by George Ray
Over the last few years there have been numerous practice management articles on the subject of succession planning. And, as you may know, few advisers have done much about it. In sessions that I’ve conducted, I’ve asked advisers ‘How many of you have a succession plan?’ Typically, fewer than half of the advisers in the room will raise their hands. Even more telling, when I’ve asked those who actually have a written plan to keep their hands raised, most of the hands go down. And, when asked to keep their hands up if their written succession plan includes a funding mechanism in place to actually complete the sale or transfer of the business, usually there are no hands left.
Why do so few advisers have a succession plan? Here are some of the most common answers I’ve heard:
- Too busy building the business currently to deal with it
- It’s too far into the future to think about now
- Not sure what the business is worth, or will be worth
- Haven’t found the right candidate to take over
The first two answers are really just excuses. Succession should always be an objective for a business owner no matter how busy you are or how far into the future it will be before you retire. We don’t let our clients wait until the last few years before retirement to start planning, so why should we?
In an article in Investment Advisor Magazine’s January 2014 issue titled “Untangling Ownership”, Charles Farrell and Fred Taylor of Northstar Investment Advisors of Denver, CO understand the real issues. “In order to build any kind of enterprise value, to be worthy of receiving some sort of buyout when you retire, you have to build a business not a practice”, says Farrell, CEO for Northstar.
And this is the issue. Most independent advisers, build a practice that is unique to them. They market themselves and their own money management philosophy. Advisers desire to show clients that they are unique in order to attract new business. But this ‘uniqueness’ can backfire on you because when you leave, your business is no longer about you. So, what’s left for your clients after you told them that you are the pied piper?
Farrell goes on to tell us that “Saying you have a practice that’s unique to you, the clients are tied to you, the philosophy’s tied to you; there’s really no way for anyone to buy you out because there’s no way to tell how many of those clients will stay, what sort of revenue you’ll generate, not a year or two out, but really 10 years out”. Why would another adviser want your mice? They must be retrained to follow him. How long will that take? What will it cost him? And, how much effort will be needed?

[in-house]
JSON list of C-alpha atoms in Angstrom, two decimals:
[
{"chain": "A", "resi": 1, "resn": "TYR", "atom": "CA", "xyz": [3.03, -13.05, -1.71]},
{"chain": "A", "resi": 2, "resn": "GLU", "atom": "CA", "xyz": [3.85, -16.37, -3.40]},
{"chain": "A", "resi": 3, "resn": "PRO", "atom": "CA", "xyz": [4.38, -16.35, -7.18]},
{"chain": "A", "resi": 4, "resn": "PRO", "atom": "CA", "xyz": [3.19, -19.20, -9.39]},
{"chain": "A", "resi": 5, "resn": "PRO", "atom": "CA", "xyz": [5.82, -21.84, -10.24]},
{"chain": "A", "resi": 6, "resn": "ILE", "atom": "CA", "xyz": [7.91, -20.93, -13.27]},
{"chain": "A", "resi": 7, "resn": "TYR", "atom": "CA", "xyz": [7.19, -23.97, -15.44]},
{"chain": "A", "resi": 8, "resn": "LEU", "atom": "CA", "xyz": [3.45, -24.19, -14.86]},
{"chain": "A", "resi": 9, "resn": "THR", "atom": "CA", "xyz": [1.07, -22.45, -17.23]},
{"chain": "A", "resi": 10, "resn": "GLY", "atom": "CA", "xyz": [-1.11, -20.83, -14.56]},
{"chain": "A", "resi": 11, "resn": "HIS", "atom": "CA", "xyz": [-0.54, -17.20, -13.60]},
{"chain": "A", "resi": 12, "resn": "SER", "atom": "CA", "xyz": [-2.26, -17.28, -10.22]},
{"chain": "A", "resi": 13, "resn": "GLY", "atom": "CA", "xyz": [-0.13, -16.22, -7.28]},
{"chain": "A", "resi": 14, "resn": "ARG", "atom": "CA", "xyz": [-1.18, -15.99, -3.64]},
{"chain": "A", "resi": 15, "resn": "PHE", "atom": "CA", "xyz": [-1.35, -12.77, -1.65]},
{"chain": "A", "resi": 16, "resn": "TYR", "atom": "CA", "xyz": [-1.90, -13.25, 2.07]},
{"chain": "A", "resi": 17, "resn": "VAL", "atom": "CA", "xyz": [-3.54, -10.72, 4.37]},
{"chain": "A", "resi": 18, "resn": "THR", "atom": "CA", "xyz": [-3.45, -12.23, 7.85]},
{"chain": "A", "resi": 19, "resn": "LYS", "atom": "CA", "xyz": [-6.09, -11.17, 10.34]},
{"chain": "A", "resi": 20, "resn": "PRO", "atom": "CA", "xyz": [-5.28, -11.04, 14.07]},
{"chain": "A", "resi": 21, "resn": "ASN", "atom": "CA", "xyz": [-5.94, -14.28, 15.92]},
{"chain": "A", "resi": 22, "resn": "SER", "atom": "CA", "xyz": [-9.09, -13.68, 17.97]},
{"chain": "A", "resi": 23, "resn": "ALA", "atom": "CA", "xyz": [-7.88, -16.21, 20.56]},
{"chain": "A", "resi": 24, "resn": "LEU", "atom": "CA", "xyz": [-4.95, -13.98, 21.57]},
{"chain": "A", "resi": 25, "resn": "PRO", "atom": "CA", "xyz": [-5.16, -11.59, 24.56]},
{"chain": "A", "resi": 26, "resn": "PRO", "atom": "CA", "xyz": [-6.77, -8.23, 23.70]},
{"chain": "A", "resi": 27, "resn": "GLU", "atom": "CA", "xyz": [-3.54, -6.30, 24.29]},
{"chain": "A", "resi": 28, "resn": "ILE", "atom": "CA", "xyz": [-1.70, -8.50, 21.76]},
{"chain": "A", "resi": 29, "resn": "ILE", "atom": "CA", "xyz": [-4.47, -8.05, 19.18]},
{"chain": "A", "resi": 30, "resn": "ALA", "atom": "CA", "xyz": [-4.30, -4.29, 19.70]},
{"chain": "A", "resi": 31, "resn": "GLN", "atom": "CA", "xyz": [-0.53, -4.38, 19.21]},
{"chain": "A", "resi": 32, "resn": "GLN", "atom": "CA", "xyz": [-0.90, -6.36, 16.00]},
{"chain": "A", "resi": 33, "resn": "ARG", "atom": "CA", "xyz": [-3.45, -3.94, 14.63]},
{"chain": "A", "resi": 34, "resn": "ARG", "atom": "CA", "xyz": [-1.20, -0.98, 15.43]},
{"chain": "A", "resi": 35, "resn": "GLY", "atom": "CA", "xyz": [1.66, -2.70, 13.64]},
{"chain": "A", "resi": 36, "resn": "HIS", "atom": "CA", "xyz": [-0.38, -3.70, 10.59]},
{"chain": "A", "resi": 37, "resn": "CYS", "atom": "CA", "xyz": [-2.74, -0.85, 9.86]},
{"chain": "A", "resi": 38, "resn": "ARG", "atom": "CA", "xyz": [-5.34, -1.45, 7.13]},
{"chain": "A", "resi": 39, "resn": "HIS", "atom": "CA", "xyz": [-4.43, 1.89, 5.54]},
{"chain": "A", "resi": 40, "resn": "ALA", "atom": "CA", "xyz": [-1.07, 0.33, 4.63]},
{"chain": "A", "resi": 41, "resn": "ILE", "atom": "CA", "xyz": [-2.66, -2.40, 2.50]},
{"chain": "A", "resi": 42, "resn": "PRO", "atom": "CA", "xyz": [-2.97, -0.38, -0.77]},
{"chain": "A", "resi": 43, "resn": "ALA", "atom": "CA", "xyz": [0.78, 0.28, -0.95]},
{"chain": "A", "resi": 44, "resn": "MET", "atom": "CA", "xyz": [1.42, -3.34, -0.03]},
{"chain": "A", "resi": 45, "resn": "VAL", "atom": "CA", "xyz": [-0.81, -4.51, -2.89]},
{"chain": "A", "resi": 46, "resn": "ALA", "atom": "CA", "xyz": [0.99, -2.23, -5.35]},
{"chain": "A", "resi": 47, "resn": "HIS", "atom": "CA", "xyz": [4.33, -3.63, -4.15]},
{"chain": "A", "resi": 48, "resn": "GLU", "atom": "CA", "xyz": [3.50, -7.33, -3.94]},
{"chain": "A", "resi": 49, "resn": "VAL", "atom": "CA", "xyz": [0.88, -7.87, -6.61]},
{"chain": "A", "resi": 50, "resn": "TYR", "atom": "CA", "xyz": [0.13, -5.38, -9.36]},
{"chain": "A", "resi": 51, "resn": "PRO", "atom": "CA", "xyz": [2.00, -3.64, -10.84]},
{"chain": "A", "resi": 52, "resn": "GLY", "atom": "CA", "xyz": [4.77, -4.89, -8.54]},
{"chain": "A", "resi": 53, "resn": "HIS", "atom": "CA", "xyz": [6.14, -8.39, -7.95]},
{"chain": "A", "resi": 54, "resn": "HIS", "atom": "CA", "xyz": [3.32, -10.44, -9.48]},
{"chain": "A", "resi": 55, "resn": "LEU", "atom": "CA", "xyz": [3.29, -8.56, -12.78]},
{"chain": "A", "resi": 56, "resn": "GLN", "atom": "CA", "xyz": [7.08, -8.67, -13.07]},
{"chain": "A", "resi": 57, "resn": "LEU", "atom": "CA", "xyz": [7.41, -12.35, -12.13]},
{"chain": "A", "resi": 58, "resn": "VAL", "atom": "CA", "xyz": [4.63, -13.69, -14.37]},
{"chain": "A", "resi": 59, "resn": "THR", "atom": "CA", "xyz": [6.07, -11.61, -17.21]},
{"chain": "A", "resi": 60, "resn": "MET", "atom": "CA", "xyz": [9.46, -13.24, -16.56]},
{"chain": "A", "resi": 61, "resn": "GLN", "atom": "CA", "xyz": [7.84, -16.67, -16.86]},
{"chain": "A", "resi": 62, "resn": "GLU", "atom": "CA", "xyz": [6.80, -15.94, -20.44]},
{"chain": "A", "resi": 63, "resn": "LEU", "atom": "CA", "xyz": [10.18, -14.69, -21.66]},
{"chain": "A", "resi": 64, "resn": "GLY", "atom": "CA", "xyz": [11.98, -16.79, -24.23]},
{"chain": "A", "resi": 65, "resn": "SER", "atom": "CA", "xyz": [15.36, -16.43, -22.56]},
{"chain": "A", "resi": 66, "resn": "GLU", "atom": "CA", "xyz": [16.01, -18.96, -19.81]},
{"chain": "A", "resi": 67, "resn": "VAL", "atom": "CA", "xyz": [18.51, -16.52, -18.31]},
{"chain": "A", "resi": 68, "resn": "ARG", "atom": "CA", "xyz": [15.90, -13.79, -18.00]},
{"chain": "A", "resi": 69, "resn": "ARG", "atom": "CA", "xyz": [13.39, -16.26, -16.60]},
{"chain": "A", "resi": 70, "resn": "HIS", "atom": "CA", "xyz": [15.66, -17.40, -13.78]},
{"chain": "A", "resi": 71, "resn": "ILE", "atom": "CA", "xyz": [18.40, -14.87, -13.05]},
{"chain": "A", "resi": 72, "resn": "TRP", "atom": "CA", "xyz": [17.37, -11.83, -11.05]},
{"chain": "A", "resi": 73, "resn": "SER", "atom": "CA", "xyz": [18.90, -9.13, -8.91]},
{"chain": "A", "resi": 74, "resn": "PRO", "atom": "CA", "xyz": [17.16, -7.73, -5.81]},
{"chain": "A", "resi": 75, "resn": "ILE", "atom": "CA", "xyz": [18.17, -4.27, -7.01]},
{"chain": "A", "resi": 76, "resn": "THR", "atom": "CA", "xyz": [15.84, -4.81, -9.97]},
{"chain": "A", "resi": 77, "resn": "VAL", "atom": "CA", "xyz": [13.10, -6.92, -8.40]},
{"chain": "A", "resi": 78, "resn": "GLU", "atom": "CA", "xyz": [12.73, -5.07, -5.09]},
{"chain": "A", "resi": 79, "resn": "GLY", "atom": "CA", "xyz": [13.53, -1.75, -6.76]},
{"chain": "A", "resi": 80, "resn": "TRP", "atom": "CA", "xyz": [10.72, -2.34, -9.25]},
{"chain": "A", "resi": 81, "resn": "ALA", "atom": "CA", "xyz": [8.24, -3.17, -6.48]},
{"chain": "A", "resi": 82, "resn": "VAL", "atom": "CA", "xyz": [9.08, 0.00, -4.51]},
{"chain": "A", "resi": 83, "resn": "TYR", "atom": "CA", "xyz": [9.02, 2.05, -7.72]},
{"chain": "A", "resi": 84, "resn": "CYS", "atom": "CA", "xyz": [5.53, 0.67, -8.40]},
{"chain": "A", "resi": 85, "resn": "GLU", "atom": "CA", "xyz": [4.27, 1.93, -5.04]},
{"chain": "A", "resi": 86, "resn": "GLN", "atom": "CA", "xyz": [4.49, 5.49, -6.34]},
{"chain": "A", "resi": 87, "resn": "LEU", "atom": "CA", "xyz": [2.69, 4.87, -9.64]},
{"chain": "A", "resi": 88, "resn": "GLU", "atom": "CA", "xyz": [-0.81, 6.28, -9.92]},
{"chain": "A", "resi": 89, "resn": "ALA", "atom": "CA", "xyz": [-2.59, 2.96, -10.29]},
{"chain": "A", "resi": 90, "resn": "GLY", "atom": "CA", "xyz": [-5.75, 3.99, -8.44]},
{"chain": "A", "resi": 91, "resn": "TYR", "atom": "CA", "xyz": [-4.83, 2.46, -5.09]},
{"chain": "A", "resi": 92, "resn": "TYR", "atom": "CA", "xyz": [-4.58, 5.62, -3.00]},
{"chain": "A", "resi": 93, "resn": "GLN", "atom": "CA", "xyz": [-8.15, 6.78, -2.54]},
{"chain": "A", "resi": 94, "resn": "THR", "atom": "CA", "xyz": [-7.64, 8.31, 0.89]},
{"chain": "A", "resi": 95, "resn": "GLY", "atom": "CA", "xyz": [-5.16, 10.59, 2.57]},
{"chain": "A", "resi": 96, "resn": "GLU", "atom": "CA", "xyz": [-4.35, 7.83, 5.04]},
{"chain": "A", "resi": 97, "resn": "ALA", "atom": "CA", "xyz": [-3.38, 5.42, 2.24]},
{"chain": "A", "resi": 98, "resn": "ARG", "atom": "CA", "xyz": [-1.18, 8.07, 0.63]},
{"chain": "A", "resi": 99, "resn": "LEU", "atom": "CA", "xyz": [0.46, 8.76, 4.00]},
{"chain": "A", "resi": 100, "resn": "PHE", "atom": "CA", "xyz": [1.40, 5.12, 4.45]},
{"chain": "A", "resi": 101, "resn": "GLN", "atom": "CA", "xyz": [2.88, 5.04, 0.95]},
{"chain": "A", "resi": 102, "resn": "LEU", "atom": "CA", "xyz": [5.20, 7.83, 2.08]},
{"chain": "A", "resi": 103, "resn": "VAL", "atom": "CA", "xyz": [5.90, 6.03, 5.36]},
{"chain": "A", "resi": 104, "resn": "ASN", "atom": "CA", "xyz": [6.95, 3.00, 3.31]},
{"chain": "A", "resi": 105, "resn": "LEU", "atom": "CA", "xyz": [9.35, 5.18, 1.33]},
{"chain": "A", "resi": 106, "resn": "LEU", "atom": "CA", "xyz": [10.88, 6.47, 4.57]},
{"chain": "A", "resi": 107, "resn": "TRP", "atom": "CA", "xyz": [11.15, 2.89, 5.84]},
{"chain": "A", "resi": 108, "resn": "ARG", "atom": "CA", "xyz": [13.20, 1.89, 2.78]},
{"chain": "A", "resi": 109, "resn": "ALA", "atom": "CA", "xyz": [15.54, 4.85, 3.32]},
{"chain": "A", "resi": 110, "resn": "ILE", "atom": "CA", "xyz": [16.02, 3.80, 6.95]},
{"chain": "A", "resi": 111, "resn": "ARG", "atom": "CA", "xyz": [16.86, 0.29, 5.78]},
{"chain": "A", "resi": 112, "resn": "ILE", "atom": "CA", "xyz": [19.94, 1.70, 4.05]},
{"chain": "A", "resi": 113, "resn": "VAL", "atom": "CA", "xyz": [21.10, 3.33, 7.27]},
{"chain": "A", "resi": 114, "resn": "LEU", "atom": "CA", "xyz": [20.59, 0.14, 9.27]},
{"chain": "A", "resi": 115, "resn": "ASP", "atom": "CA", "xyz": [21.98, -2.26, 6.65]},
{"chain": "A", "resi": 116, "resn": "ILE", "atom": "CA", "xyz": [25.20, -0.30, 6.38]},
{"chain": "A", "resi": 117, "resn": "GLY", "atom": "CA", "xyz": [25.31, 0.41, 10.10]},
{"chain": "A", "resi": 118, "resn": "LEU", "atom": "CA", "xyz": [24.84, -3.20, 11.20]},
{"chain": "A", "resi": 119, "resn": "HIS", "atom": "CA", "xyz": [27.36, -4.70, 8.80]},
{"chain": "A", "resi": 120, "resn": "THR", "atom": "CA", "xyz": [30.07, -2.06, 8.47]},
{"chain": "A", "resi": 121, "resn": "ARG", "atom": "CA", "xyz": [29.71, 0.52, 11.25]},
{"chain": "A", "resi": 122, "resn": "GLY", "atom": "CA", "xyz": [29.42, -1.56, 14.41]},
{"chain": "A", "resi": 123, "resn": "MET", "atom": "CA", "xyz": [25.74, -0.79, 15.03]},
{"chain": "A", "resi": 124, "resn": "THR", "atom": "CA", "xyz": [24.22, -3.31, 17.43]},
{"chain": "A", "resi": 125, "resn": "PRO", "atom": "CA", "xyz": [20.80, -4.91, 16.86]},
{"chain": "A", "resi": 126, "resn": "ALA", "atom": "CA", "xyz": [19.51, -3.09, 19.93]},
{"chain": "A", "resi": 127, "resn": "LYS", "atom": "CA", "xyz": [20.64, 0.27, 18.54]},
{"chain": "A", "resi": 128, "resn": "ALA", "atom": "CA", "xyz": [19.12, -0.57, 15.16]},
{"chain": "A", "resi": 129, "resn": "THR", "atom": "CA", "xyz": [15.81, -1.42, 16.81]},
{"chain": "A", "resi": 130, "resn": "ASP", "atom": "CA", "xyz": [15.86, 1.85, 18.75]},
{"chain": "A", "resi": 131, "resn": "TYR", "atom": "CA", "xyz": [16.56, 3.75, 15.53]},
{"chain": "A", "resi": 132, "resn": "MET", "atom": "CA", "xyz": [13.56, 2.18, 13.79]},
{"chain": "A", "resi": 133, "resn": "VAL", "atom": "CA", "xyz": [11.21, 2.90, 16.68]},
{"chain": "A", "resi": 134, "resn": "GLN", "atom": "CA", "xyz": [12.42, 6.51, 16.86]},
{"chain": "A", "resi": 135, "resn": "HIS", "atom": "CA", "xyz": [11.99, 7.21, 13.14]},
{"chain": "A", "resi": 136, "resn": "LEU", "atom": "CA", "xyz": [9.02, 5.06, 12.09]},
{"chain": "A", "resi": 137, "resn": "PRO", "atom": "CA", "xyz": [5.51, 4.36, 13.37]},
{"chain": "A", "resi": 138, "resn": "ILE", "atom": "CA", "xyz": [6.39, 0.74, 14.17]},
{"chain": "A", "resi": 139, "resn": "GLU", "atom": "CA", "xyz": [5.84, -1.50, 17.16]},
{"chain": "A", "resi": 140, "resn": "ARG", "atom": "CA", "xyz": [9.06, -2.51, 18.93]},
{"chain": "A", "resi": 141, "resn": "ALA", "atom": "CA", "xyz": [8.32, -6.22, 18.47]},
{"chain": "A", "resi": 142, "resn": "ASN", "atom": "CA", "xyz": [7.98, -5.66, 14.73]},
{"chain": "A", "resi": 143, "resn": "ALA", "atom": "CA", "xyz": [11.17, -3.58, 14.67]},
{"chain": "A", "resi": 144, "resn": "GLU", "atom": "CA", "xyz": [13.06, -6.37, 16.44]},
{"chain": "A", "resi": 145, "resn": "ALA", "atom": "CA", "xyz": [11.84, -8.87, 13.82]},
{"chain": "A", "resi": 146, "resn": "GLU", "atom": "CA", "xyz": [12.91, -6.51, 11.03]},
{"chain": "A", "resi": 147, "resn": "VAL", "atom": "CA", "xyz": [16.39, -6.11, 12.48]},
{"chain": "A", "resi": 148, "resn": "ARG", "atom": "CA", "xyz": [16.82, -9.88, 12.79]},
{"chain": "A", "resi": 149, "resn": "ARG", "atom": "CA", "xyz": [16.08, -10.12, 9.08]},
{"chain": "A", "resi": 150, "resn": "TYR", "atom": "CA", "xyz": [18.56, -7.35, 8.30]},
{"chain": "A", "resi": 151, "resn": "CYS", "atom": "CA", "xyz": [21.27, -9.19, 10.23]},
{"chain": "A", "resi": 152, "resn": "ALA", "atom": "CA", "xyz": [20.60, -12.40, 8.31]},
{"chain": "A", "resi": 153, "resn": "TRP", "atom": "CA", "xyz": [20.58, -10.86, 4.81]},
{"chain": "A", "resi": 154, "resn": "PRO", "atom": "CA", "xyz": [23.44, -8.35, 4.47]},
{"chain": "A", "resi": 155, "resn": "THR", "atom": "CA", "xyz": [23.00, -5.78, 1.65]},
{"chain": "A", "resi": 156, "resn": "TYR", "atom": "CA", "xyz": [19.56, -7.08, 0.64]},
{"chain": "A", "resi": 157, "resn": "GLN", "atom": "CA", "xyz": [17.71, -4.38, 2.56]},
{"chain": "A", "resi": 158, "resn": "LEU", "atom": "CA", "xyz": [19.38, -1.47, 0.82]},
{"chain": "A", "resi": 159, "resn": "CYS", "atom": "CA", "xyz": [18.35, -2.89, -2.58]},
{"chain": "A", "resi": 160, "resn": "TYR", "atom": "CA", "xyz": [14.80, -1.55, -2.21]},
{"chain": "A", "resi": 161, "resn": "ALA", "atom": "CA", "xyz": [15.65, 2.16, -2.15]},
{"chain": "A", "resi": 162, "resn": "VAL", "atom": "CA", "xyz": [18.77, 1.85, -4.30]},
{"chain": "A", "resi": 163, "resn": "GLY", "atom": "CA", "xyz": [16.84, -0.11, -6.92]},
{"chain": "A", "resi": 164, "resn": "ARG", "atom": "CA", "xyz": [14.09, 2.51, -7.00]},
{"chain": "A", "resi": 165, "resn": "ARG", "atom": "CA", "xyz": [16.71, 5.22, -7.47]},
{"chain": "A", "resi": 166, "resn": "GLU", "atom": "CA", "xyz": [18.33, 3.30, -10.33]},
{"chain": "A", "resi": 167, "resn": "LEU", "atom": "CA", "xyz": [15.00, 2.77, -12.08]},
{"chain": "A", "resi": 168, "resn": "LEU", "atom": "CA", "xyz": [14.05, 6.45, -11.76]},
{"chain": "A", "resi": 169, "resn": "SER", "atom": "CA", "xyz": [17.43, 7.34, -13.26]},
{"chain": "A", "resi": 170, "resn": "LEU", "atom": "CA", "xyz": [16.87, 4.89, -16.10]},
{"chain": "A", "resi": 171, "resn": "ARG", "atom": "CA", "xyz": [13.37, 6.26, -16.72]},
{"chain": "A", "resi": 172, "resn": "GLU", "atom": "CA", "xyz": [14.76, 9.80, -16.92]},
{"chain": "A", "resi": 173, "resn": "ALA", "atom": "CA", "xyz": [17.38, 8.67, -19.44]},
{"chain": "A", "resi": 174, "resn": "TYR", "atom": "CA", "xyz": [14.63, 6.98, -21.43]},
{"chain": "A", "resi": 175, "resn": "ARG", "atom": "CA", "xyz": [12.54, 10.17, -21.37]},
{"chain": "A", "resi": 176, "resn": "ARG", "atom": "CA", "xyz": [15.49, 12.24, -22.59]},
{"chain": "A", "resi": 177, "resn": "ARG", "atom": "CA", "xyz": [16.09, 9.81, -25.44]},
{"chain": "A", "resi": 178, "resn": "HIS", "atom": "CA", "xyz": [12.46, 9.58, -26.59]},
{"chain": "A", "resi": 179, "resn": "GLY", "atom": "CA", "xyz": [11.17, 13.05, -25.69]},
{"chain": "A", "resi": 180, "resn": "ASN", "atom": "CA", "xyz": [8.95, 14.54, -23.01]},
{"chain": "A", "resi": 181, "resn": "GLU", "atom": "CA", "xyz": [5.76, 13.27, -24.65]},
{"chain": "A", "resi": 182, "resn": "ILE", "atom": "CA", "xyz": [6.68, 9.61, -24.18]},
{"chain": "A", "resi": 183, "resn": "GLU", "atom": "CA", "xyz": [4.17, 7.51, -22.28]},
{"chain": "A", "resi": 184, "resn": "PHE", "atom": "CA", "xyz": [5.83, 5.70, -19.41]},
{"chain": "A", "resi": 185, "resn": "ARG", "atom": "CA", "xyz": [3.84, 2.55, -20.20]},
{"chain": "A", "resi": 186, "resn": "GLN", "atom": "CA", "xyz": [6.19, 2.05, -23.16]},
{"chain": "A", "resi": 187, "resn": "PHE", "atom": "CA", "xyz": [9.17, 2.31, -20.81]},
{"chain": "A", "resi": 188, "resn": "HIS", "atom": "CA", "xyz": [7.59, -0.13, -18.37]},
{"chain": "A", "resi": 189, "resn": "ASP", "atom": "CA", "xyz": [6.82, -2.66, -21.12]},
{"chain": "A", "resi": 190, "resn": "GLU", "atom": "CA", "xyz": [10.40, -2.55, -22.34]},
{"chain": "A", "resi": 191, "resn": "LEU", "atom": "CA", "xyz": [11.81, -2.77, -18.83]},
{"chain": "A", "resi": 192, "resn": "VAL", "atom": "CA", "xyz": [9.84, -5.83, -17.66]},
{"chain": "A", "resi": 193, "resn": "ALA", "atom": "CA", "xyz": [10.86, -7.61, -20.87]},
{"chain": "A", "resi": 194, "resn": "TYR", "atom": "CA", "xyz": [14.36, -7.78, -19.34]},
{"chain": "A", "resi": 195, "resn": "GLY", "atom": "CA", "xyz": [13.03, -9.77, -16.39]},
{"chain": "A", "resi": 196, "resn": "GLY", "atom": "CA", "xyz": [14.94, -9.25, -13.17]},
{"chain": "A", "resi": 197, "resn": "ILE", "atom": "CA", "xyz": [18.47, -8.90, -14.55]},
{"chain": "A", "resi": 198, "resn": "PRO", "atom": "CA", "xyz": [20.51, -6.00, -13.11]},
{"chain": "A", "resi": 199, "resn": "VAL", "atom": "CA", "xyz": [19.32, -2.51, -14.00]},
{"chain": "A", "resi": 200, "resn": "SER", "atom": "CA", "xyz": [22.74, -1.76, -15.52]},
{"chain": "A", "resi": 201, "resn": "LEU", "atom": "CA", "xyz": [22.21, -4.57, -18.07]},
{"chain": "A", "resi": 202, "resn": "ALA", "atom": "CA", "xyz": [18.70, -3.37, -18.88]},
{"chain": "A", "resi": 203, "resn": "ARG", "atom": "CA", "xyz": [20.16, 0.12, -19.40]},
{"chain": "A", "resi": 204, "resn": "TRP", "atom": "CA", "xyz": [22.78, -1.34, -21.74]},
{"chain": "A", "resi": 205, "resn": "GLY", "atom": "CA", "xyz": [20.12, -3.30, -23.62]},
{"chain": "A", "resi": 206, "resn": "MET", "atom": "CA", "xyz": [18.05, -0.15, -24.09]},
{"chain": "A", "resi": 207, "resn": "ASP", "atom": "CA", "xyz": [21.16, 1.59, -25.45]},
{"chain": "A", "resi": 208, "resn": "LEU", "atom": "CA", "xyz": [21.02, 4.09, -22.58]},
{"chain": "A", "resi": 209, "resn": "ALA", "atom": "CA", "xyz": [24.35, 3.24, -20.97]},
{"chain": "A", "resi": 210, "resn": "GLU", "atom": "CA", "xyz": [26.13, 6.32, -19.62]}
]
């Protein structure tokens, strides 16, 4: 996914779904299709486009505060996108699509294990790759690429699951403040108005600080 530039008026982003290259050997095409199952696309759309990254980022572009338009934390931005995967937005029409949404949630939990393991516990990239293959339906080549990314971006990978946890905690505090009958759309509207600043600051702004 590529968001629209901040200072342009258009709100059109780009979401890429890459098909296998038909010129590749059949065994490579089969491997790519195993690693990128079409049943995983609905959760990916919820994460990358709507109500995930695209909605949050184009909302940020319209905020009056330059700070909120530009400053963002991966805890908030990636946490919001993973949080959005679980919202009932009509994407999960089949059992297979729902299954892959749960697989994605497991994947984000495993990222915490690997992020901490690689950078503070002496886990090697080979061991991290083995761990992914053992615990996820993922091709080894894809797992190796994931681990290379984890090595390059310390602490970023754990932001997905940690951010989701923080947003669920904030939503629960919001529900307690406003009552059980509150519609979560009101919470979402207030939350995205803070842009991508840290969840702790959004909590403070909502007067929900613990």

This is why many succession plans have to include a transition element as well. The outgoing adviser has to remain on board for a period of time so that he can introduce his mice to the new adviser’s tune. (The transition is also usually necessary because no funding mechanism was put in place early on, so the adviser must accept a note for a portion of the purchase, which doesn’t give him all the cash that he needs to walk away cleanly and fulfill his own retirement plans.)
How do you avoid some of the challenges to succession planning? Unfortunately, it may not be possible for some advisers. Charles Farrell mentions that many advisers who start their own firms are Type A personalities. “They don’t like to listen to other people. They don’t play well in groups.” Many independent advisers leave wire houses or larger practices because they want to strike out on their own. They want to avoid ‘managing people’ and dealing with all of the issues (i.e., hassles) that go along with working (or managing, or owning) a large firm. But, it’s the avoidance of dealing with those very issues that will also prevent you from turning your practice into an ongoing business that will have value after you leave.
If you want your business to have value, you need to build value throughout the life of your business by recruiting associates who will eventually become partners. You’ll need a program to transfer ownership to those partners to provide incentive for them to remain with the firm (‘their’ firm). You’ll also need to change your thinking when it comes to making the business all about you, Mr. Type A, by creating an offering (including processes, communications, etc.) that will make clients loyal to the firm – rather than just you.
This is no easy task, and cannot be accomplished in the few years before you’re ready to retire. Just like we tell our clients, the sooner you begin, the more likely you’ll be to accomplish your objectives. I reccomend that you read this excellent article at thinkadvisor.com for more insights from a group of advisers who have been successful in creating a business that will be able to transfer value to its advisers when they are ready to depart, while retaining value for their clients who stay on.
So, what’s your firm worth, without you? Well, that’s really up to you — but not just you.